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Screen time in childhood plays a role in brain development
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Screen time in childhood plays a role in brain development

It is difficult to establish a real connection between (new) technologies and the health field because it is necessary to analyze the potential effects over a long period of time, which implies monitoring and several constraints that can complicate the task. This did not scare CBS, which was interested in the impact of screen time and video games on young people, here is the result of its study.

This study was conducted by the CBS channel, which monitored 11,000 children over a decade and aims to find an answer to the famous question: does the use of screens really have an impact on children's brains and personalities? Previous studies have already suggested that the use of video games may be linked to aggression.

The CBS study noted several things. The first is that children aged 9 and 10 who spend several hours a day on a screen (whether on video games or not) see their cortex size decrease. While it is true that cortex thinning is an aging process, it is not normal to see this process on children of this age. Is that bad news? It is not certain, studies will provide more detailed answers in the medium and long-term.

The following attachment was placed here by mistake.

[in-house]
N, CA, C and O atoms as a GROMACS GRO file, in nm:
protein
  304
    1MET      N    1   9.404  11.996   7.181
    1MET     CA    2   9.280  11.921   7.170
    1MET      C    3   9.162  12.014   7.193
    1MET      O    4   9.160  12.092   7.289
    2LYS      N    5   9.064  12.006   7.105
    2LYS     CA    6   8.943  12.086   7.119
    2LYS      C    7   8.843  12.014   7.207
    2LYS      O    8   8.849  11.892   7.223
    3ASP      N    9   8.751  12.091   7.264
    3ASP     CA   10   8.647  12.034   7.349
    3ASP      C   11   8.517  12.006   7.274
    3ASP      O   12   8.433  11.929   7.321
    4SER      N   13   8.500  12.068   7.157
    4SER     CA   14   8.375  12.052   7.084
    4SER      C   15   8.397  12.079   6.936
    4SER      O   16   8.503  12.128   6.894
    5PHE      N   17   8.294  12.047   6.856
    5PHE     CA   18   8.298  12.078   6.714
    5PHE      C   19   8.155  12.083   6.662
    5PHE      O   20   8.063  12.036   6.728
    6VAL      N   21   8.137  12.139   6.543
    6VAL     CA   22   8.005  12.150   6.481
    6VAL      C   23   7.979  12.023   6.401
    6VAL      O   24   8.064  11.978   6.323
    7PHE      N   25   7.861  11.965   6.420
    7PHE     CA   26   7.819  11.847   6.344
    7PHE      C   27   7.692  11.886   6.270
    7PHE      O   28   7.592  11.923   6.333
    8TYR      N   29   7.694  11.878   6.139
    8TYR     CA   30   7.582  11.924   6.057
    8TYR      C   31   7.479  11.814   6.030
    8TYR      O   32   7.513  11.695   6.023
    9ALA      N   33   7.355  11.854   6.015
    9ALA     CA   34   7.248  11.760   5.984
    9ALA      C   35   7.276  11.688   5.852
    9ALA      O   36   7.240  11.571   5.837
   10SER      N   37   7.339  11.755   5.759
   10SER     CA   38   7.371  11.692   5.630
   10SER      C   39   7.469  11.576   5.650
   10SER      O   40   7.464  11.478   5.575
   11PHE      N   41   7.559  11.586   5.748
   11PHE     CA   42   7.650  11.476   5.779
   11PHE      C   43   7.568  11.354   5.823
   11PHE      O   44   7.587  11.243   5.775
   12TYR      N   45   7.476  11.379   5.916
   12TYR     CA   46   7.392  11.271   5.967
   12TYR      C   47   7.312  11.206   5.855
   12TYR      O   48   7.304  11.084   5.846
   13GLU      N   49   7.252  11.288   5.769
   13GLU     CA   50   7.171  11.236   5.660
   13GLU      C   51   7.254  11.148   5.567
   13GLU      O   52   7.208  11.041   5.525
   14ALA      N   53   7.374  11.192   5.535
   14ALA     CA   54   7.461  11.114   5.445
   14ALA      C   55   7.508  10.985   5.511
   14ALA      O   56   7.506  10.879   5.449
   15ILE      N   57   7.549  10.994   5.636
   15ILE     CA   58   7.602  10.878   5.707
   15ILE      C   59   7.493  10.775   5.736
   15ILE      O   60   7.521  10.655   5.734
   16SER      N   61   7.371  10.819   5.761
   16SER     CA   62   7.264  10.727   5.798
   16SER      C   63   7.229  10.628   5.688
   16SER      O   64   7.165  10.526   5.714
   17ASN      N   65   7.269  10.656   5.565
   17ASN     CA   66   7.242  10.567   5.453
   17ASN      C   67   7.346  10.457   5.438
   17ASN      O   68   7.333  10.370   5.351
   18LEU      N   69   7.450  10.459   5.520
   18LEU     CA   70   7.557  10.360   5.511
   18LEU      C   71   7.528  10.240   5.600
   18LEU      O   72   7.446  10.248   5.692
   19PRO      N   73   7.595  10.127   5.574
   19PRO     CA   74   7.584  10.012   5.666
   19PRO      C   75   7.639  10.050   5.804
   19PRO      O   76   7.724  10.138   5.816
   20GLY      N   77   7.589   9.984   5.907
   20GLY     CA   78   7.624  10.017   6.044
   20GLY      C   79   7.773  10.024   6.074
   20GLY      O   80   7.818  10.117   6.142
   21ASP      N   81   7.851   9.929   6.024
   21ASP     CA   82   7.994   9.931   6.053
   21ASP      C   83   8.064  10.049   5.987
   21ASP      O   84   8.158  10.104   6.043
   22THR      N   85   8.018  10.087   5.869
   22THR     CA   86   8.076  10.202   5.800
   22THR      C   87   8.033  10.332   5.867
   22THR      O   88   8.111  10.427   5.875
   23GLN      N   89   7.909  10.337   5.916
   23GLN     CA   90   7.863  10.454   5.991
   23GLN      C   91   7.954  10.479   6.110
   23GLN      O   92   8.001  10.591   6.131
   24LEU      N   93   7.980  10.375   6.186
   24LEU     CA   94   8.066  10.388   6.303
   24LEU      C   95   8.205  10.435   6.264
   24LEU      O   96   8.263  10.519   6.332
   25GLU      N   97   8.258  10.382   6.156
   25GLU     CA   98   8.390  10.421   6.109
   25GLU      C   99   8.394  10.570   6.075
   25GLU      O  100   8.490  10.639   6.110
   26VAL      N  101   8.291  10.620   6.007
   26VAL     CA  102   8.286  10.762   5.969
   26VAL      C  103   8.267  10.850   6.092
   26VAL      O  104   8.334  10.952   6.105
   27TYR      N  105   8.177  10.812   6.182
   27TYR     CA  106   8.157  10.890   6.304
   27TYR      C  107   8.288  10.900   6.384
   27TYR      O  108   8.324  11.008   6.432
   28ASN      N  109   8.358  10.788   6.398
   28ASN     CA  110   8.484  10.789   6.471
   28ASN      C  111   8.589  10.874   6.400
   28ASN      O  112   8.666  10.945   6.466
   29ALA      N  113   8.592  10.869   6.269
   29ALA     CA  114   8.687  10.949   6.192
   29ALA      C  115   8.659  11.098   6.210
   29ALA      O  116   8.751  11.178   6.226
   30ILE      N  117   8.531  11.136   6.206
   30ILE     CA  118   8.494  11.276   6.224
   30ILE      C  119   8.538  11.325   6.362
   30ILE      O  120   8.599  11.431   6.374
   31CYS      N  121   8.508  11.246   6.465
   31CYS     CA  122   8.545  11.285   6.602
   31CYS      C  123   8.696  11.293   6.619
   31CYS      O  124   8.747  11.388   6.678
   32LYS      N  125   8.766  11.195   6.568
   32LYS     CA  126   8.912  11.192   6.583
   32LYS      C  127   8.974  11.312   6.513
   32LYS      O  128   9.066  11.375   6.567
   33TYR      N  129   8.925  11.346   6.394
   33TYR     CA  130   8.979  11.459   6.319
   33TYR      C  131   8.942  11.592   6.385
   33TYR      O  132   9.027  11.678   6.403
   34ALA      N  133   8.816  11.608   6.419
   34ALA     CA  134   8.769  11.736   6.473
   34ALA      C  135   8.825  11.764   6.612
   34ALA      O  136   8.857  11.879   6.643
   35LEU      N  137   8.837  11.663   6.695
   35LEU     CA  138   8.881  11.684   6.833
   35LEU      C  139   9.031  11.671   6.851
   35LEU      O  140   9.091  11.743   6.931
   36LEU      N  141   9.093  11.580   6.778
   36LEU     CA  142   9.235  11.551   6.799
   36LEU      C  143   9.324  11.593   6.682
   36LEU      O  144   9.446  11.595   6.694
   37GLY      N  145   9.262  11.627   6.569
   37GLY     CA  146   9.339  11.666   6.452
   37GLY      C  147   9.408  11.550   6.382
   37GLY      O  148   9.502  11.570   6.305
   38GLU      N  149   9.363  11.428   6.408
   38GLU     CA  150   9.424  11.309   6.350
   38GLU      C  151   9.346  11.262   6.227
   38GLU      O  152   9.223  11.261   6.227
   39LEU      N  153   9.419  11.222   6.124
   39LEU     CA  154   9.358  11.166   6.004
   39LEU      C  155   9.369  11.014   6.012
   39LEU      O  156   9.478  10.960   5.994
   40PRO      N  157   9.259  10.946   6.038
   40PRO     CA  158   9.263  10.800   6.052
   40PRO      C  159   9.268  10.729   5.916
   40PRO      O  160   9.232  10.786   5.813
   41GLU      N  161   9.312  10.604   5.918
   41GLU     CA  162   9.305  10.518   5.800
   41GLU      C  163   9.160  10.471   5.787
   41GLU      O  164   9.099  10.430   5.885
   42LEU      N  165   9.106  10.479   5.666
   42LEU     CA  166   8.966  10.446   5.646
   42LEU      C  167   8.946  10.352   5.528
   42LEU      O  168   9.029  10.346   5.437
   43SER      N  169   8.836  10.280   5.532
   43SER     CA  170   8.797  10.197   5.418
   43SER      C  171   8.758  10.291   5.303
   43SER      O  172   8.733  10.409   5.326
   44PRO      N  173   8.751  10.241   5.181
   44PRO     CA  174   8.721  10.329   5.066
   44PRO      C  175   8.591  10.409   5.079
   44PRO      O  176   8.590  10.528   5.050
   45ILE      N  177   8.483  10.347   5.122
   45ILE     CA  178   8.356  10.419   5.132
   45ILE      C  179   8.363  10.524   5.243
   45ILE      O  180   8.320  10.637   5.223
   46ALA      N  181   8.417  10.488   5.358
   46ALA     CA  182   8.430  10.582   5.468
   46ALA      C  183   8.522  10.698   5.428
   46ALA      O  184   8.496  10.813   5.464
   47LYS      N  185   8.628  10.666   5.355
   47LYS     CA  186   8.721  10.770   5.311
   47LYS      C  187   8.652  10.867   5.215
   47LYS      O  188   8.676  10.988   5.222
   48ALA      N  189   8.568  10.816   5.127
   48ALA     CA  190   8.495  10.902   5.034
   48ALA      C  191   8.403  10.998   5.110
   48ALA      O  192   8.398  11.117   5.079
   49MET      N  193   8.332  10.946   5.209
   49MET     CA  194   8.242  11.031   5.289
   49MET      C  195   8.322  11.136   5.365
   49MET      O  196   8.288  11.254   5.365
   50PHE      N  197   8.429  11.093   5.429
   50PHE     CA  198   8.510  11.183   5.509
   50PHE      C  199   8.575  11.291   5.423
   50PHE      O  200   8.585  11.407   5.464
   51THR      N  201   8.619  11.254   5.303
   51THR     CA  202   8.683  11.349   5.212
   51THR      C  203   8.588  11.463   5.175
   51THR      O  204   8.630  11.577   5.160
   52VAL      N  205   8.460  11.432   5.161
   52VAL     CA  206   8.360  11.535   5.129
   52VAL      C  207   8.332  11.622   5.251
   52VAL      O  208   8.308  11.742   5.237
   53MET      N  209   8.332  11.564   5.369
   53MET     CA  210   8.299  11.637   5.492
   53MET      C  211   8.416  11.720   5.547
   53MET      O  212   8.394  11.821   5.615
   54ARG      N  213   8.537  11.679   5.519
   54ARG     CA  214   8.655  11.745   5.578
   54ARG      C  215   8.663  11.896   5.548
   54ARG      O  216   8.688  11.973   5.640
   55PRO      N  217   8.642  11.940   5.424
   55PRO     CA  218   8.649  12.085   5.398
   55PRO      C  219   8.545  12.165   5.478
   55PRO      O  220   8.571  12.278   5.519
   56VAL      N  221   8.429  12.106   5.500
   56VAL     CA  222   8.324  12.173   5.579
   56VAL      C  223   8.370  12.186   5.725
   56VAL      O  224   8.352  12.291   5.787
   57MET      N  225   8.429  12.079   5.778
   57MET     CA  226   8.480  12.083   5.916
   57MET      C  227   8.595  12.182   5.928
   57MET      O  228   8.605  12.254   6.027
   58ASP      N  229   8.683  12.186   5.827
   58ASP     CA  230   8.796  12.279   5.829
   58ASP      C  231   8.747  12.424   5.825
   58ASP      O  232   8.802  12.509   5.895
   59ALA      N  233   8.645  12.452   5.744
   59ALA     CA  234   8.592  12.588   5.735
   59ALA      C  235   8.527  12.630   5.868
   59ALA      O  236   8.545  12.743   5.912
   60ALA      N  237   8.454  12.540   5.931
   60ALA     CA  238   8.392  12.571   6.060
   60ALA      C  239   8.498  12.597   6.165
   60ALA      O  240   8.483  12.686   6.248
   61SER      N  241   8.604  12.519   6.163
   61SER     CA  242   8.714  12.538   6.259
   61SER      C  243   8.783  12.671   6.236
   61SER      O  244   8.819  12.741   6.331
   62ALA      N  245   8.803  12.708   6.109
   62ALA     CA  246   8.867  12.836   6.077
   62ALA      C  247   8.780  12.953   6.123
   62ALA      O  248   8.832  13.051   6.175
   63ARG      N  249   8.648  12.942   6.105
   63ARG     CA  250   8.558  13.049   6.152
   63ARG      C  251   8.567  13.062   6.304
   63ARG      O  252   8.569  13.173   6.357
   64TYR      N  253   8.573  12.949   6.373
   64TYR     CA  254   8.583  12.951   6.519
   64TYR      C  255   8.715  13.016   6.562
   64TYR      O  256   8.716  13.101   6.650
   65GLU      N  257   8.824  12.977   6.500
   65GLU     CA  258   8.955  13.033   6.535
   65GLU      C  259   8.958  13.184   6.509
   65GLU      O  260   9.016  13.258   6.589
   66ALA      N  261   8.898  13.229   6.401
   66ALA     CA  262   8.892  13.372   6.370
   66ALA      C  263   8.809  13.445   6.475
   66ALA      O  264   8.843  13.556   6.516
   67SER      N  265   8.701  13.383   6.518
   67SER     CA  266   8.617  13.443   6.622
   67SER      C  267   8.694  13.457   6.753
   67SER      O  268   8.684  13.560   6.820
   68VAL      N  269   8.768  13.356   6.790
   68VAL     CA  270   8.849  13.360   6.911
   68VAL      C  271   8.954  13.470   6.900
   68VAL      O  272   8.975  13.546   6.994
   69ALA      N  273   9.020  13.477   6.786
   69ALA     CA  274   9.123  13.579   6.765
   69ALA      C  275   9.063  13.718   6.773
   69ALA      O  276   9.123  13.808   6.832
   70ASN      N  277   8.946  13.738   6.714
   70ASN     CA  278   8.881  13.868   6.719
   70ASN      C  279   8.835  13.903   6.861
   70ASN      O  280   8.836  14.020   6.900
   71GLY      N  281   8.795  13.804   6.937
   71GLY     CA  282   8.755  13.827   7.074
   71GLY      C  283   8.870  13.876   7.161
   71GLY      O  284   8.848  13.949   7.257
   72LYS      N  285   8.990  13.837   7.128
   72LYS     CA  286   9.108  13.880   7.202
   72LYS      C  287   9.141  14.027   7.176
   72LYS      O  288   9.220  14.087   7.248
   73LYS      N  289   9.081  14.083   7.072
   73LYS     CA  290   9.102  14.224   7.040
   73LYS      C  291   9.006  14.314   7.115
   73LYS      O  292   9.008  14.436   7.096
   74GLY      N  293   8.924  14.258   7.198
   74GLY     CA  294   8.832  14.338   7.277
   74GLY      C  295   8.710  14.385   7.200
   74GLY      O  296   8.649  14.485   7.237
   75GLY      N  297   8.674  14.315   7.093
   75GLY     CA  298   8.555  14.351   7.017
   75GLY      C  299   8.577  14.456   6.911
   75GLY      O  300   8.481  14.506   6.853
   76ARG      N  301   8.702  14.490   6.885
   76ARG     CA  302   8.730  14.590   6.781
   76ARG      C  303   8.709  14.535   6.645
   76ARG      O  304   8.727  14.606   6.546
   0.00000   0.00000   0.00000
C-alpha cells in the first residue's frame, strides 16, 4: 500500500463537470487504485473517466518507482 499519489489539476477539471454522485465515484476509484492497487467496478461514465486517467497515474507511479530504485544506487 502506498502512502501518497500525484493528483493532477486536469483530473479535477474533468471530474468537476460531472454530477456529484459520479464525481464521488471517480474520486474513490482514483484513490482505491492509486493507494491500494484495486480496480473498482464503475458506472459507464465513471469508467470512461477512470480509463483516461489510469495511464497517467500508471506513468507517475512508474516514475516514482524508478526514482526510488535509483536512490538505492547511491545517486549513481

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Equally disturbing: the results in logic and language tests would be worse than those of other children. How can this be explained? Perhaps this is partly due to the fact that children have less to think about when it comes to finding answers, just launch Google Assistant and ask it questions! In any case, the hypothesis of coincidence must, of course, be retained, but at first glance, this seems implausible.

An analysis of children's brains when they are on Instagram shows that children become quite dependent on these images. More precisely, this is because the use of the screen - or more precisely the content - stimulates the release of dopamine: the pleasure hormone. At a time when consumerism reigns supreme and children are growing up with a screen in their hands - they even use it at school - this could have the effect of a real tsunami in the world of learning.

What about emotionality? "Games make you aggressive", "games make you hypersensitive", we've read a lot in recent years. The study simply highlighted that girls between the ages of 10 and 14 who grew up with a smartphone are more likely to self-harm. We are probably not yet at the end of our struggles with the "Hyperconnected, hyper alienated" effect that the newspapers (in France) are talking about.

Do you let your children use screens for several hours a day? Let us know.

Source: CBS

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